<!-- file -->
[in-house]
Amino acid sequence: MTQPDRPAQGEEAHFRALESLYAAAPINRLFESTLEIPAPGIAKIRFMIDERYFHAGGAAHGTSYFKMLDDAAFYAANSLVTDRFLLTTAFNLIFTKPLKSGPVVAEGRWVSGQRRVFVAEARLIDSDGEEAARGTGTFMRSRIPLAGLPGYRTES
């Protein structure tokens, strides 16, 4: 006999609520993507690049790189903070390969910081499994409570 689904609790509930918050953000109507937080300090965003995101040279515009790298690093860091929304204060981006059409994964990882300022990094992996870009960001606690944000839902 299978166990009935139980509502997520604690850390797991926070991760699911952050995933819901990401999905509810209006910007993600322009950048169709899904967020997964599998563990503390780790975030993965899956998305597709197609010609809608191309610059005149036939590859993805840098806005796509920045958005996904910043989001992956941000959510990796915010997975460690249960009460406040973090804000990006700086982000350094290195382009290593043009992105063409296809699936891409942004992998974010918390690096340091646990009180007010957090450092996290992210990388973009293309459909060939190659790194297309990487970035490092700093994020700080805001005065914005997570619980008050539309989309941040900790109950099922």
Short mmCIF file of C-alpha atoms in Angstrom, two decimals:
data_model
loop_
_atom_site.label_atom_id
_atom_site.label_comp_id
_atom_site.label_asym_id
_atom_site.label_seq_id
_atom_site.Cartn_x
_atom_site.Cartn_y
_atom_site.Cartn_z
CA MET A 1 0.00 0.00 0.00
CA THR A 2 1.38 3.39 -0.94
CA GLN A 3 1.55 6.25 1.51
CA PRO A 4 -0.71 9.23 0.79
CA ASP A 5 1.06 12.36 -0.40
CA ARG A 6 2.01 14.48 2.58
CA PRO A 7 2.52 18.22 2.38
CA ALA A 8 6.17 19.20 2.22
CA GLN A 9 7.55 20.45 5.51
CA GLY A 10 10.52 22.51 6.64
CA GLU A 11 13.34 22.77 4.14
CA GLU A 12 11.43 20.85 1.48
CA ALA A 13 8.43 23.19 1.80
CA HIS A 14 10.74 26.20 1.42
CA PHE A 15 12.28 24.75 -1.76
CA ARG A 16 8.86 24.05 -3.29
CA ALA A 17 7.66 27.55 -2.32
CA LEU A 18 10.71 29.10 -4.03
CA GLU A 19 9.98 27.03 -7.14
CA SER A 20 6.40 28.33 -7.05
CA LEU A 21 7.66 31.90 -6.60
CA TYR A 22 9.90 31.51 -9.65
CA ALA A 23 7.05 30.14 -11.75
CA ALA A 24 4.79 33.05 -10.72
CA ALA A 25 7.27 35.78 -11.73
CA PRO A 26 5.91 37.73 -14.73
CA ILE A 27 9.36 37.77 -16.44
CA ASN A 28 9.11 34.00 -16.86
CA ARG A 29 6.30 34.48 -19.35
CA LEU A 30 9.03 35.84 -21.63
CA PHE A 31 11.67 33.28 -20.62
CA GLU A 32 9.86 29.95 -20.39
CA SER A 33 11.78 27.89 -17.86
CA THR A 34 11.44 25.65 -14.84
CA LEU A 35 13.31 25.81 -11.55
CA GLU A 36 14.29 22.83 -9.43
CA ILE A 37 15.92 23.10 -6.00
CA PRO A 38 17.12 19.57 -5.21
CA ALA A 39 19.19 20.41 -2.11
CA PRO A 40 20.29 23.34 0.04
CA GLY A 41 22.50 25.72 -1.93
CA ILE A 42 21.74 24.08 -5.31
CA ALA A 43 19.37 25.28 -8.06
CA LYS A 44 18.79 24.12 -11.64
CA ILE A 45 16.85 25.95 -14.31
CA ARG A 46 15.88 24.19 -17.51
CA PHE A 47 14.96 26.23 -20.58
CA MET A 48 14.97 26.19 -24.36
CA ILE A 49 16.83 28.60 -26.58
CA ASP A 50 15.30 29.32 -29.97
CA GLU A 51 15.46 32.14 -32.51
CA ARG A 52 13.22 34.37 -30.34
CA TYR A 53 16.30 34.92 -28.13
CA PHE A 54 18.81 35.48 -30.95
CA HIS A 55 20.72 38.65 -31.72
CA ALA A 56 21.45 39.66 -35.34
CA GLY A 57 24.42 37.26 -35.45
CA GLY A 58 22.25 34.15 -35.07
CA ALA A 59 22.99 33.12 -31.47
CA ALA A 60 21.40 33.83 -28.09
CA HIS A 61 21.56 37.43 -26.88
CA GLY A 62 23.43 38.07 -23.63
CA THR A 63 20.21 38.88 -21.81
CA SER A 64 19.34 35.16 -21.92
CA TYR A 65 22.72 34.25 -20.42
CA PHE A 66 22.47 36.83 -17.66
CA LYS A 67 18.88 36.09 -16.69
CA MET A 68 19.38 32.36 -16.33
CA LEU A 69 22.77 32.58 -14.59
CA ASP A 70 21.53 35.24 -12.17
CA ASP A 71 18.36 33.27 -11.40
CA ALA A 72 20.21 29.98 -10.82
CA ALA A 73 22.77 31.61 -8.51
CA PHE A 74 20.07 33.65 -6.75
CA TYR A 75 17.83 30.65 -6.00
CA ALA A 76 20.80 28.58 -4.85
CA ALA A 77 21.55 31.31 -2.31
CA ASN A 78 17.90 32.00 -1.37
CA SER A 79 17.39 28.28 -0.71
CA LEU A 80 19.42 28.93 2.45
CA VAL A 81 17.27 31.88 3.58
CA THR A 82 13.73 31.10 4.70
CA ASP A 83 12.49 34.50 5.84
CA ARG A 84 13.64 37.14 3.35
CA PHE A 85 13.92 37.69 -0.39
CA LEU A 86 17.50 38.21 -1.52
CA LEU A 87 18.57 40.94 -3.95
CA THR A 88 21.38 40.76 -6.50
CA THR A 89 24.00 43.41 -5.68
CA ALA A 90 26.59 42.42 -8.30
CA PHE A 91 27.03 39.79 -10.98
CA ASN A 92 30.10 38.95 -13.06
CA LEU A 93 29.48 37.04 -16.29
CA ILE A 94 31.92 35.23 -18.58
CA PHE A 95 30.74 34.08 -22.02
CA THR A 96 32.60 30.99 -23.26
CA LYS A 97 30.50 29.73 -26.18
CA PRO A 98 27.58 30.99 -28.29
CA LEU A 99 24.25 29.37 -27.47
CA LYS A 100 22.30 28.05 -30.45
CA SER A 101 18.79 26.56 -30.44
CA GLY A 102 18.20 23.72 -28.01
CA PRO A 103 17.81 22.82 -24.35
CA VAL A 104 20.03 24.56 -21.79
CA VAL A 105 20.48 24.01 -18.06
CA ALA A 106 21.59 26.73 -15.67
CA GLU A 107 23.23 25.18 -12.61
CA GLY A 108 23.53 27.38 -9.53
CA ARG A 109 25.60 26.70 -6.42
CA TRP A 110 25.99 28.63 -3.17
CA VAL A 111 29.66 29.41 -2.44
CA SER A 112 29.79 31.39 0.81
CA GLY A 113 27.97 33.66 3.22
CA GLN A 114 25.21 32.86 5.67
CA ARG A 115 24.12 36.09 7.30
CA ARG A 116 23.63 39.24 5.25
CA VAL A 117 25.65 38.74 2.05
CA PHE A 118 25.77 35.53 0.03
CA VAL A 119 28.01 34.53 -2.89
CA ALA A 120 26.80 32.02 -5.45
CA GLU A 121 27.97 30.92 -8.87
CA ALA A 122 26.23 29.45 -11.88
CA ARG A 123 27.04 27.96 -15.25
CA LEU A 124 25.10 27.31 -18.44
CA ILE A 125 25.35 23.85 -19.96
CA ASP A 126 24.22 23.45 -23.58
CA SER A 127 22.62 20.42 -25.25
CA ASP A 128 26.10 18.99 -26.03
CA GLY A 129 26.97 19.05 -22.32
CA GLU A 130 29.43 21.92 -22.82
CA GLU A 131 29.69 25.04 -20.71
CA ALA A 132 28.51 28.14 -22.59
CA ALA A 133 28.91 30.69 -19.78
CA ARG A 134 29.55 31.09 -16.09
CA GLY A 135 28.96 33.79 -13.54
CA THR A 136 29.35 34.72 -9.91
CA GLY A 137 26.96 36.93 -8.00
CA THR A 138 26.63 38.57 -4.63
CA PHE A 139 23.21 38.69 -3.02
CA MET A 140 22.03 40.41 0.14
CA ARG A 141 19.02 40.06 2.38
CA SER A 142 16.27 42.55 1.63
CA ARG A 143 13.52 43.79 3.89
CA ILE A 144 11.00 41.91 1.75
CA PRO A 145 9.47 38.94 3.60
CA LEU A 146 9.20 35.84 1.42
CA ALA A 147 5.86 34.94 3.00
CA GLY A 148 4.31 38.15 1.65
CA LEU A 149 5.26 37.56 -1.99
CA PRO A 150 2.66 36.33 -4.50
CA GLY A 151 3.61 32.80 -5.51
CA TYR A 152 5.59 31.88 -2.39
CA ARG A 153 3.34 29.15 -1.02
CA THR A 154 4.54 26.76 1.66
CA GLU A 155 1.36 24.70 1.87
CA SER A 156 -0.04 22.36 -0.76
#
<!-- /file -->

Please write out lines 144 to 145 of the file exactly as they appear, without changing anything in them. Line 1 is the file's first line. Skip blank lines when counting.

CA GLU A 131 29.69 25.04 -20.71
CA ALA A 132 28.51 28.14 -22.59